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Una Lucertola con la Pelle di Donna

A Lizard in a Woman's Skin
Carole / Schizoid / Le Venin de la Peur / Una Lagartija con Piel de Mujer

Italy/France/Spain 1971
produced by
Edmondo Amati, Renato Jaboni (executive) for Apollo Films, Atlántida Films, Les Films Corona
directed by Lucio Fulci
starring Florinda Bolkan, Stanley Baker, Jean Sorel, Silvia Monti, Alberto de Mendoza, Penny Brown, Mike Kennedy, Ely Galleani, George Rigaud, Ezio Marano, Franco Balducci, Luigi Antonio Guerra, Erzsi Paál, Gaetano Imbró, Leo Genn, Anita Strindberg, Tony Adams, Jean Degrade
story by Lucio Fulci, Roberto Gianviti, screenplay by Lucio Fulci, Roberto Gianviti, José Luis Martínez Mollá, André Tranché, music by Ennio Morricone, conducted by Bruno Nicolai, special effects by Eugenio Ascani, Carlo Rambaldi

review by
Mike Haberfelner

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Carol Hammond (Florinda Bolkan), a rather buttoned up wife, stepmother and daughter to politician Edmond Brighton (Leo Genn), has recurring erotic dreams about her neighbour Julia Durer (Anita Strindberg), even though she hardly ever spoke to that woman. Then one day, she dreams about killing Durer, and wouldn't you know it, the next day Durer really does turn up dead, killed in exactly the way as in Carol's dream, and just like in the dream she was killed with Carol's letter opener and Carol's furcoat was lieing next to her. In fact there is so much evidence leading to Carol that it's highly unlikely that she had anything to do with it - at least that's what the investigating inspector Corvin (Stanley Baker) thinks. But when Carol's fingerprints are found on the murder weapon, he can't but arrest her nevertheless.

Now Carol's father starts some investigations of his own, and when he learns that Carol's hubby Frank (Jean Sorel) has an extramarital affair (with Silvia Monti) and that Carol routinely kept a dreamlog that was accessible to him at any time, he presents Frank as another tailormade suspect.

Carol is in the meantime out on bail, but is now pursued and almost killed by the hippie Red (Mike Kennedy), who has also appeared in her dream. She can only just save herself ...

Now Joan (Ely Galleani), Frank's daughter and Carol's stepdaughter, thinks that Red might be an excellent witness to clear her daddy for good, but unfortunately she sets out to look for him on her own ... and turns up with a slit throat the other day.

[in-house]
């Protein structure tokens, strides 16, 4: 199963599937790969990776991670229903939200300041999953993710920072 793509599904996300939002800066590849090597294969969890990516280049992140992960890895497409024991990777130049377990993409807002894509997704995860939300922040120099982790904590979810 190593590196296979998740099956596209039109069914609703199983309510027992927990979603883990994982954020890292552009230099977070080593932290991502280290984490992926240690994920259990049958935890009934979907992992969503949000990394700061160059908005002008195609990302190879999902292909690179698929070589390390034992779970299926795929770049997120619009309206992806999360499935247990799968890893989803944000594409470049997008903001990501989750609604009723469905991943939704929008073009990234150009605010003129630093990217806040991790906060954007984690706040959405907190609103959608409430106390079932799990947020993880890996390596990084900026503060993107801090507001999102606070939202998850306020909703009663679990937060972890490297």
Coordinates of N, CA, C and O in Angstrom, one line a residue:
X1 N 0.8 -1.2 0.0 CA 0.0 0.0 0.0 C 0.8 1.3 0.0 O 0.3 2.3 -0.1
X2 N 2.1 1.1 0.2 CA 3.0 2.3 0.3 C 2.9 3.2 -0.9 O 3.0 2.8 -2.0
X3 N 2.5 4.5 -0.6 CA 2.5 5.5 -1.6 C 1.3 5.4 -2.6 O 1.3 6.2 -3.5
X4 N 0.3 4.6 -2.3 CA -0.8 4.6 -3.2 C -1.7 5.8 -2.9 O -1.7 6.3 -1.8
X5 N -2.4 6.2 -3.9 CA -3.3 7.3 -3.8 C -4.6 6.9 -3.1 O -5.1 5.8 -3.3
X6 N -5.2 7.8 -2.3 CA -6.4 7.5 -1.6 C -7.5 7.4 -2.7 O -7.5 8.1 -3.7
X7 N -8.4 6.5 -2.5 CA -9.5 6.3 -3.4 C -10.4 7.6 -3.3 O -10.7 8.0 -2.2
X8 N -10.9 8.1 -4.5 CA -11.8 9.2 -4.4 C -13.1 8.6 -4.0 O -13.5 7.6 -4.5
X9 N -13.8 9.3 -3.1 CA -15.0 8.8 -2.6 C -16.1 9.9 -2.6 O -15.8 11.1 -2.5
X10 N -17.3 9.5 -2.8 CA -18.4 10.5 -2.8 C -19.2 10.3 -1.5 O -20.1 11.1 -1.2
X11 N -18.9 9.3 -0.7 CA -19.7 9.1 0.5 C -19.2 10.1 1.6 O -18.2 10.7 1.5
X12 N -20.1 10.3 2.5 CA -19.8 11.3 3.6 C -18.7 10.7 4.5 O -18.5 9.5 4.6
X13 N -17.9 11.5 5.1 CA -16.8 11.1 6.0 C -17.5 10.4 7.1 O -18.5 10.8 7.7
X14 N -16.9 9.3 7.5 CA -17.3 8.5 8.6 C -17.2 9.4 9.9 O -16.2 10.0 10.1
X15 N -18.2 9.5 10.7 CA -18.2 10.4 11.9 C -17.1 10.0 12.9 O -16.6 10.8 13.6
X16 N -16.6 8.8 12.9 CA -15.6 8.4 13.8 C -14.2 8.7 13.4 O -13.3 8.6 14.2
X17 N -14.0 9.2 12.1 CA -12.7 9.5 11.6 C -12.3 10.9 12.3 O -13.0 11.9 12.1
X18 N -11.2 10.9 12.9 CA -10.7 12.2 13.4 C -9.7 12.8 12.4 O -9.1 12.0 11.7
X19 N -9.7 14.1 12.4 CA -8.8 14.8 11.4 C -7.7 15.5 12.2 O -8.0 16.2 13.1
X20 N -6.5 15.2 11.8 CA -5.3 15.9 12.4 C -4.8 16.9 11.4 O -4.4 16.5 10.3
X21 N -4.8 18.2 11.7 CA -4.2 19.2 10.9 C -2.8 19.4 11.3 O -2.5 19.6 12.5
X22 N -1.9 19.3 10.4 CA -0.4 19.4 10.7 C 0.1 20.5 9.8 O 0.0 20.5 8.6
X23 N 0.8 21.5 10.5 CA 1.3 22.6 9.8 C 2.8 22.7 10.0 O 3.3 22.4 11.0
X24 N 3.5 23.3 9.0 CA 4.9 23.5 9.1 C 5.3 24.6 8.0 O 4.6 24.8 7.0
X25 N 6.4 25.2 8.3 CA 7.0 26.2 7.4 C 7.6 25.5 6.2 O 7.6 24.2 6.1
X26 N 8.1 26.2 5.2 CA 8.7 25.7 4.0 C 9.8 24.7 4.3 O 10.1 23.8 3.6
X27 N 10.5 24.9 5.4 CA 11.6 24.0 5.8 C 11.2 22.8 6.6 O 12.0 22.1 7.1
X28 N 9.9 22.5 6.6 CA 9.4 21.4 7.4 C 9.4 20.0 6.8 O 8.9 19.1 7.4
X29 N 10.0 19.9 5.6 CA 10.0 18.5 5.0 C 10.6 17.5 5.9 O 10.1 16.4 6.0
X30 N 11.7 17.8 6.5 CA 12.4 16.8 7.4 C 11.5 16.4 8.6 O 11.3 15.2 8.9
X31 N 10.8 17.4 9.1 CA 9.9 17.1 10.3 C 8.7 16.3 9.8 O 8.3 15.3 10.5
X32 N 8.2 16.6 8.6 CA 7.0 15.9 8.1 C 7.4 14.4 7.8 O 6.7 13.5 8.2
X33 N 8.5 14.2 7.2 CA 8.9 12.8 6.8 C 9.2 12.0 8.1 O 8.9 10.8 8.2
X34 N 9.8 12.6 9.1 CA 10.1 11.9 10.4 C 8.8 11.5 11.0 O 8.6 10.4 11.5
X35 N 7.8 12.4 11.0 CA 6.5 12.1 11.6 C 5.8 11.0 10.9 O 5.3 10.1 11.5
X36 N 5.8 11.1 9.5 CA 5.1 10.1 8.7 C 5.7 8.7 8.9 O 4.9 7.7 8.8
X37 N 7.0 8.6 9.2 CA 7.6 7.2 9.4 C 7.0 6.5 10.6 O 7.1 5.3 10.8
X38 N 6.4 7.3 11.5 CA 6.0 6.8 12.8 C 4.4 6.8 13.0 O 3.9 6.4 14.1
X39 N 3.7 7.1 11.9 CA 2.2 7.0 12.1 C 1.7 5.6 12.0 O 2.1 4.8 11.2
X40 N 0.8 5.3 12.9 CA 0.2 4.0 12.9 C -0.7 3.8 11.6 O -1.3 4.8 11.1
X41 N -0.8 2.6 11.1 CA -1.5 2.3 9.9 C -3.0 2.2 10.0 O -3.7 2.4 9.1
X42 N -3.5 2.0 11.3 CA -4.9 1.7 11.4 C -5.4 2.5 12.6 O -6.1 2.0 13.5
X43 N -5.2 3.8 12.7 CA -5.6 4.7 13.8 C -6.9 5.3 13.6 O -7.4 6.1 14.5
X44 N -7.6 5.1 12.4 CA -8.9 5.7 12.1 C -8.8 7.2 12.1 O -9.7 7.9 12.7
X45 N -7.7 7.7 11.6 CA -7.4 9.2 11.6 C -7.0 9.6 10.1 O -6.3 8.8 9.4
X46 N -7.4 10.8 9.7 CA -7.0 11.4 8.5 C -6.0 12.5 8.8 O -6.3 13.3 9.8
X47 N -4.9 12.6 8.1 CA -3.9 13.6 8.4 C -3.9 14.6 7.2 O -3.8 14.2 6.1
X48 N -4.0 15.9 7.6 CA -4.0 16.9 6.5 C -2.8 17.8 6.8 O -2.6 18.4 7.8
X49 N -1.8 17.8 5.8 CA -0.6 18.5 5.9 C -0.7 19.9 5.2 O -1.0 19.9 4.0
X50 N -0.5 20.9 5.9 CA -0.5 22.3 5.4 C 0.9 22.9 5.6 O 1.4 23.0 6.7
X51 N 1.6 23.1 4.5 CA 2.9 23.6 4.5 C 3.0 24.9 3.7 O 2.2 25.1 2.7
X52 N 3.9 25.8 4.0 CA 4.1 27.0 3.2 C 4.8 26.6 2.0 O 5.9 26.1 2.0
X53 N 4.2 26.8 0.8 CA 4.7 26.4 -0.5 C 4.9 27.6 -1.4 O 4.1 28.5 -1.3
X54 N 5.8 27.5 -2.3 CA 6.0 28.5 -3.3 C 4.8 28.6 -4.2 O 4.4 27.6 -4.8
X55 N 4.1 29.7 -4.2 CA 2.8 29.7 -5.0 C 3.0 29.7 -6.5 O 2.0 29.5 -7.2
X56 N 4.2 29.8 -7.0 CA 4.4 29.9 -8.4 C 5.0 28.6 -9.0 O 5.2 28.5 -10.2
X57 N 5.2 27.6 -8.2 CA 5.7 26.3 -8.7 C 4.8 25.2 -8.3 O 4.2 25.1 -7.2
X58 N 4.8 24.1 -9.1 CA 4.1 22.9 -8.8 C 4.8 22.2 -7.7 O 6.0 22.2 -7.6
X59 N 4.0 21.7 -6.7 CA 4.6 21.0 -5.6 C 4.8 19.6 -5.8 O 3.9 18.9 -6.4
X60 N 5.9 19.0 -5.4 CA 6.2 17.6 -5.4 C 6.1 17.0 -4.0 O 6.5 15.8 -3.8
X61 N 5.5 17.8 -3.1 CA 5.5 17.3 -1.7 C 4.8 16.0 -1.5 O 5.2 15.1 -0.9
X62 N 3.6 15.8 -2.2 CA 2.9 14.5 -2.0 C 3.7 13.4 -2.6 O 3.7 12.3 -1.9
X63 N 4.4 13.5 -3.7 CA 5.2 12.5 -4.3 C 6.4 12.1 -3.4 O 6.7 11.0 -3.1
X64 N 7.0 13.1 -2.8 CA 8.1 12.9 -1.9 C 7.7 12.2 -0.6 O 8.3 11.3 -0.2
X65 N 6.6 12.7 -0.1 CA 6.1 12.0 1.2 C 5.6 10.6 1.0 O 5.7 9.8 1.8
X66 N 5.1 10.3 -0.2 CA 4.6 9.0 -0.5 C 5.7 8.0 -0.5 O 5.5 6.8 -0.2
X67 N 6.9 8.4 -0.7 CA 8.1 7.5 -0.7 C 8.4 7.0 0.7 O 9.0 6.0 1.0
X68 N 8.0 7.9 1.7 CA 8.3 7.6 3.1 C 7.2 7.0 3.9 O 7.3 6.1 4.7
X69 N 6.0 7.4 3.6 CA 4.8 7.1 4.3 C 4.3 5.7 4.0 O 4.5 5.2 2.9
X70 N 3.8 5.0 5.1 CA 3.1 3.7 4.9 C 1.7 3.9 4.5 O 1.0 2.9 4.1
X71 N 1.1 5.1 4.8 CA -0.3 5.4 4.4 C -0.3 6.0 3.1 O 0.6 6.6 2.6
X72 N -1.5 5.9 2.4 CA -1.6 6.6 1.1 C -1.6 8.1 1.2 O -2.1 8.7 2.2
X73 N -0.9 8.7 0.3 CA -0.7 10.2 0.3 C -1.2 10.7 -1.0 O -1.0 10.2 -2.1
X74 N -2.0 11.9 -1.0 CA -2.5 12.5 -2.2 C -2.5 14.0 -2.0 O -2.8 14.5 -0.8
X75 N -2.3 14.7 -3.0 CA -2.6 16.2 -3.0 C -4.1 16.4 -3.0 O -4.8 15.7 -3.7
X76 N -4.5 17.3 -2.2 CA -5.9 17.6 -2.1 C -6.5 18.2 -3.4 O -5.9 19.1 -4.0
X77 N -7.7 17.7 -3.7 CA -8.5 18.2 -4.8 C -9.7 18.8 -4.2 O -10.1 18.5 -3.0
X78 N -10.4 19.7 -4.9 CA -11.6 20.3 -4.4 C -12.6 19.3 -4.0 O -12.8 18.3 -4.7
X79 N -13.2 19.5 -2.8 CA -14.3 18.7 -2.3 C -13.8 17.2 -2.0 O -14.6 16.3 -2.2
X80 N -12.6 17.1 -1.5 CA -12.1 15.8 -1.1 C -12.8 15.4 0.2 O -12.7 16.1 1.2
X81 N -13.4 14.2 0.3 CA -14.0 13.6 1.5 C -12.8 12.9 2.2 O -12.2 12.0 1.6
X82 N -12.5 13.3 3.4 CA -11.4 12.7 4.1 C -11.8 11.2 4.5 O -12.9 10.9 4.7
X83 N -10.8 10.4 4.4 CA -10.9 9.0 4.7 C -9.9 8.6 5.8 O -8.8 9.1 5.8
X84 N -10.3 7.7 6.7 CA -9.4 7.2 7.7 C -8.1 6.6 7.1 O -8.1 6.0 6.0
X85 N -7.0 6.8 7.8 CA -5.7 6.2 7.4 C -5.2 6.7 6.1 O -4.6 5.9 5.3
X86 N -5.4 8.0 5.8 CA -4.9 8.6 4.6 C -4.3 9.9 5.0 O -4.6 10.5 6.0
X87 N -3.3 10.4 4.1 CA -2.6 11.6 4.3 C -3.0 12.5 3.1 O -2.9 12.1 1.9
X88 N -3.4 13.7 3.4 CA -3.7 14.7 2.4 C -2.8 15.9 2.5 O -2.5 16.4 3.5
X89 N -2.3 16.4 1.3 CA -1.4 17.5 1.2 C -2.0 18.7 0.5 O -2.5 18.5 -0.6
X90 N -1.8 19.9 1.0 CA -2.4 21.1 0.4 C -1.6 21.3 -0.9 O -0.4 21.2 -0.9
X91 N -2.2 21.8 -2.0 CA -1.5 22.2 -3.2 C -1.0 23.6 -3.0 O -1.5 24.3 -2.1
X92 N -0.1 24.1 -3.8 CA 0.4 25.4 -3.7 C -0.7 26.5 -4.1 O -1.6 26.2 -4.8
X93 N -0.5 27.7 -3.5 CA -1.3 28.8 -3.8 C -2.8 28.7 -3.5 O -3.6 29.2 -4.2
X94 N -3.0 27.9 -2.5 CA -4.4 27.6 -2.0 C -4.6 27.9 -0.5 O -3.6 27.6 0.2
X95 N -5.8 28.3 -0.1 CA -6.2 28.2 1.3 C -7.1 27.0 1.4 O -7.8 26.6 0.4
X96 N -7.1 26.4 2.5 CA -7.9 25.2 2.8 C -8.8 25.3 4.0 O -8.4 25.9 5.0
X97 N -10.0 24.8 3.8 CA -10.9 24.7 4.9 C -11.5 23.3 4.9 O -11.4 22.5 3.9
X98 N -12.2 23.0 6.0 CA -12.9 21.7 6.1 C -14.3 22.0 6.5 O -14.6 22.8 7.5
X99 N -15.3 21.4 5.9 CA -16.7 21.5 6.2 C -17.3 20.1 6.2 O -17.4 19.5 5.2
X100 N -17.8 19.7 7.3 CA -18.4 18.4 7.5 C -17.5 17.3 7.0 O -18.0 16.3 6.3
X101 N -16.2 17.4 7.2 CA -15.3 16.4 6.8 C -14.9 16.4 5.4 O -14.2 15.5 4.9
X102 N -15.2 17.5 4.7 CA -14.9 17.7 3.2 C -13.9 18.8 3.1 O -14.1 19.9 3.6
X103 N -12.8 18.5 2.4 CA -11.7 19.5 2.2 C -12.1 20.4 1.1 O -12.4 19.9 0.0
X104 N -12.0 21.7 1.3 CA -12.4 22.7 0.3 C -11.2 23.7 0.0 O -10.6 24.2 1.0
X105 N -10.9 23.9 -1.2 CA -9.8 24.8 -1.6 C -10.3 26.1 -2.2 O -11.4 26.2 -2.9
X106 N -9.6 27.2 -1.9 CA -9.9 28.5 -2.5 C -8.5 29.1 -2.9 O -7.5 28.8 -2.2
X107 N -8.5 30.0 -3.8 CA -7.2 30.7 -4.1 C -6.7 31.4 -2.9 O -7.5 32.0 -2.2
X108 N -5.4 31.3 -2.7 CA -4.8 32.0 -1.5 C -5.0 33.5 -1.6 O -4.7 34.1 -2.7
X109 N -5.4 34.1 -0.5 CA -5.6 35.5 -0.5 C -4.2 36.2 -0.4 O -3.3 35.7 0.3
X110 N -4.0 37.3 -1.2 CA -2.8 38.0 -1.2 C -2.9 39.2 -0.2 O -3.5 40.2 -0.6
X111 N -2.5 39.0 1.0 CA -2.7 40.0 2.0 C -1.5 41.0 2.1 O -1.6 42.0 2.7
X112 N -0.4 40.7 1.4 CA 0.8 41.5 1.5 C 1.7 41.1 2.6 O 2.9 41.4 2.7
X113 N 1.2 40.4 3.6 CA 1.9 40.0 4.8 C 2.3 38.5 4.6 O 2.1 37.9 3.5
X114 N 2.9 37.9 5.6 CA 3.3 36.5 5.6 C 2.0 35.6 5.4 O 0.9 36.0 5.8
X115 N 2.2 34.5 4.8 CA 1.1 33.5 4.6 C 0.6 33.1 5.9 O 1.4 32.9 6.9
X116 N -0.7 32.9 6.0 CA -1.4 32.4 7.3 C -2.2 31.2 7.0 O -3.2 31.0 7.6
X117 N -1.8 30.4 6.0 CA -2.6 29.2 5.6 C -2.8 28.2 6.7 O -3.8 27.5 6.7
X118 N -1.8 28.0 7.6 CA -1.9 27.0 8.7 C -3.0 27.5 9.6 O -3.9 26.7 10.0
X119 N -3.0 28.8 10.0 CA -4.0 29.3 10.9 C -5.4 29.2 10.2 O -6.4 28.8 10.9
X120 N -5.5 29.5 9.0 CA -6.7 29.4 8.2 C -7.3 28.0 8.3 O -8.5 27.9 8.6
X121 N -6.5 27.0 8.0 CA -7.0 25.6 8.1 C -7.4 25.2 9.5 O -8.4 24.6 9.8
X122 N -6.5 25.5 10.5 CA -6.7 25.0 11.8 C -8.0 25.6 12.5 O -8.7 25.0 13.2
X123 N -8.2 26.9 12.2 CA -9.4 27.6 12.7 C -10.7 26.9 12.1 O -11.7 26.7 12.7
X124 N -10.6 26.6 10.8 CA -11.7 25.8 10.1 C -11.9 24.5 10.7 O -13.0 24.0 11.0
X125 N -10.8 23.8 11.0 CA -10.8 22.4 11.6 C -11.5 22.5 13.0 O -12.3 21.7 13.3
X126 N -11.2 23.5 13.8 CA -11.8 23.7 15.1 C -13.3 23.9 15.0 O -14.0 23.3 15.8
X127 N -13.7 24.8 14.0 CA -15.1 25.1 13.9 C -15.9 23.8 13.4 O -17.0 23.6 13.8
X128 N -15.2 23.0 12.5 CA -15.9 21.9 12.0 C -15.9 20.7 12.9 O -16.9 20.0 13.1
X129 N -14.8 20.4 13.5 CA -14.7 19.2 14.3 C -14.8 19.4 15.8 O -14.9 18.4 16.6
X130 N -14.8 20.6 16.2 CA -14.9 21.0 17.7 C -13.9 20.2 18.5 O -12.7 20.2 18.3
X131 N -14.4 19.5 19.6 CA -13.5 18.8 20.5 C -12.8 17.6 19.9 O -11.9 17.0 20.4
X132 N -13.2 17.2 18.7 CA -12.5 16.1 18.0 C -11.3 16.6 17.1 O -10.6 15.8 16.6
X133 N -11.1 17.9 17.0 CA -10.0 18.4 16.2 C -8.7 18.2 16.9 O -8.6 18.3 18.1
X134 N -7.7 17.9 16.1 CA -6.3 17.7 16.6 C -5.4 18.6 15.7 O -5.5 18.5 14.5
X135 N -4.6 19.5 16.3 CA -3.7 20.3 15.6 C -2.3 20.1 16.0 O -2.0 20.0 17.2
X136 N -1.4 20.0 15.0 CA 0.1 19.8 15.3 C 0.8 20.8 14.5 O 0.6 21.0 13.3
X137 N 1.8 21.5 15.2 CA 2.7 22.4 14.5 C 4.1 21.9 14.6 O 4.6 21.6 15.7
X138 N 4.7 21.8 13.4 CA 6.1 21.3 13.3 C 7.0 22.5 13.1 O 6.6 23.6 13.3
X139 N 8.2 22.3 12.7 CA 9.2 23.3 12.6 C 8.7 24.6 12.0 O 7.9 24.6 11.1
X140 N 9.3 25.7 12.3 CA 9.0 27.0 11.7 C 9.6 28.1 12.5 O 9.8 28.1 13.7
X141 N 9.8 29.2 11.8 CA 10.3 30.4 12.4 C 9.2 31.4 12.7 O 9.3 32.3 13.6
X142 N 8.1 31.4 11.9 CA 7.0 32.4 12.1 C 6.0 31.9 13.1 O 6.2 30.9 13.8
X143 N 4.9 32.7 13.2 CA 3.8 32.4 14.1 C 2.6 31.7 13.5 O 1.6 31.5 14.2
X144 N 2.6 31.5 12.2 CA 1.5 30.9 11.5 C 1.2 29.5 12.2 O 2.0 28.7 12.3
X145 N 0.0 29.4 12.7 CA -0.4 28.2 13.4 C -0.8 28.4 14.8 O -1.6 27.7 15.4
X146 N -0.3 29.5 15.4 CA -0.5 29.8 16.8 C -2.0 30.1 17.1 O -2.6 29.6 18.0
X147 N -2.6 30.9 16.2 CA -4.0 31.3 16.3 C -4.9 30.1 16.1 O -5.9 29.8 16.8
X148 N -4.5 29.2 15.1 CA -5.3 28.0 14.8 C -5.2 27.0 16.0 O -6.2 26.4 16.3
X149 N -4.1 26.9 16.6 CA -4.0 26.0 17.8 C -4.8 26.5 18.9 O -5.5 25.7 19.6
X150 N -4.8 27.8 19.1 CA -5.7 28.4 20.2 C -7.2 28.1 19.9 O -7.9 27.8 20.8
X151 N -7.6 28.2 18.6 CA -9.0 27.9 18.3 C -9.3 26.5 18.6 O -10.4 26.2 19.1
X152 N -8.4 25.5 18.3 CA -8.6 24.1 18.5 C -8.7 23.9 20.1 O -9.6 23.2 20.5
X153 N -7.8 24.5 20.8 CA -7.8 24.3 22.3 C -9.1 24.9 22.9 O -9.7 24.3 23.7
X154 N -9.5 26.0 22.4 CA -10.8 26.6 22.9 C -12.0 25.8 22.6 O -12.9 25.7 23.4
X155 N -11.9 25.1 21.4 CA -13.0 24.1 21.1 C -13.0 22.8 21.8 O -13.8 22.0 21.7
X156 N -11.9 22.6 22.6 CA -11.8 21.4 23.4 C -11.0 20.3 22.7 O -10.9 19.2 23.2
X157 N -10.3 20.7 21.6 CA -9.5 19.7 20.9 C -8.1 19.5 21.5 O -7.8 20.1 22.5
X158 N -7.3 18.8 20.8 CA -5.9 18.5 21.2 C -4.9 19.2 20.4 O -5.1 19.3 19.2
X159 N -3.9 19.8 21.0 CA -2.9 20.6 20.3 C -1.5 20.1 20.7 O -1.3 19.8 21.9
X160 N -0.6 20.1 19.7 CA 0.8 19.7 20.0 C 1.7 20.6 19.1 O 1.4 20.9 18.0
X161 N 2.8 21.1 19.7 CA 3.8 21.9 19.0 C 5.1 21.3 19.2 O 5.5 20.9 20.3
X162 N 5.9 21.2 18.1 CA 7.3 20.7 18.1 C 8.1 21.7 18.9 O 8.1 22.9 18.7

Then politician Brighton hangs himself in his office, but not without leaving a note confessing the murder - which would solve the whole case - but that's not good enough for inspector Corvin, who can't help but continue digging - until he starts questioning the statement of Carol's psychiatrist Dr Kerr (George Rigaud) - or rather starts suggesting that she had lied to her psychiatrist in order to get an alibi - and all of a sudden everything becomes painfully clear: She had a lesbian affair going on with Julia Durer, but when Durer started blackmailing Carol, she killed her, but instead of trying to remove all her clues she just made them obvious enough for everyone which would put her almost above suspicion - and it almost worked too, but only almost.

And her dad and his confession ?

He only killed himself to save her imprisonment, like any good daddy would - or would he ?

 

Later in life, director Lucio Fulci would attain fame and notoriety by making very blunt and in-your-face, but at times terribly effective zombie flicks, in the early 1970's however noone in Italy even thought about making zombie movies, and (concerning horror) the giallo (a very Italian form of a murder mystery often involving serial killers and some sort of madness) was the talk of town, of which Fulci - then not exclusively a horror director - made a few over the years.

And A Lizard in a Woman's Skin is actually a pretty effective giallo, full of tension and some brilliant suspense setpieces. And even though the plot is at times not really thought through and illogical (the giallo genre as such was never too strong on clever scriptwriting) and the film is not as stylish and glossy as Dario Argento's and Sergio Martino's best films, it's still so dilligently directed and well-filmed (especially the scenes where Carol's nervous breakdown is signified by shaky handcamera come to mind, and her being chased through a stadium by hippie Red) to totally make up for its shortcomings.

Definitely recommended.

 

review © by Mike Haberfelner

 

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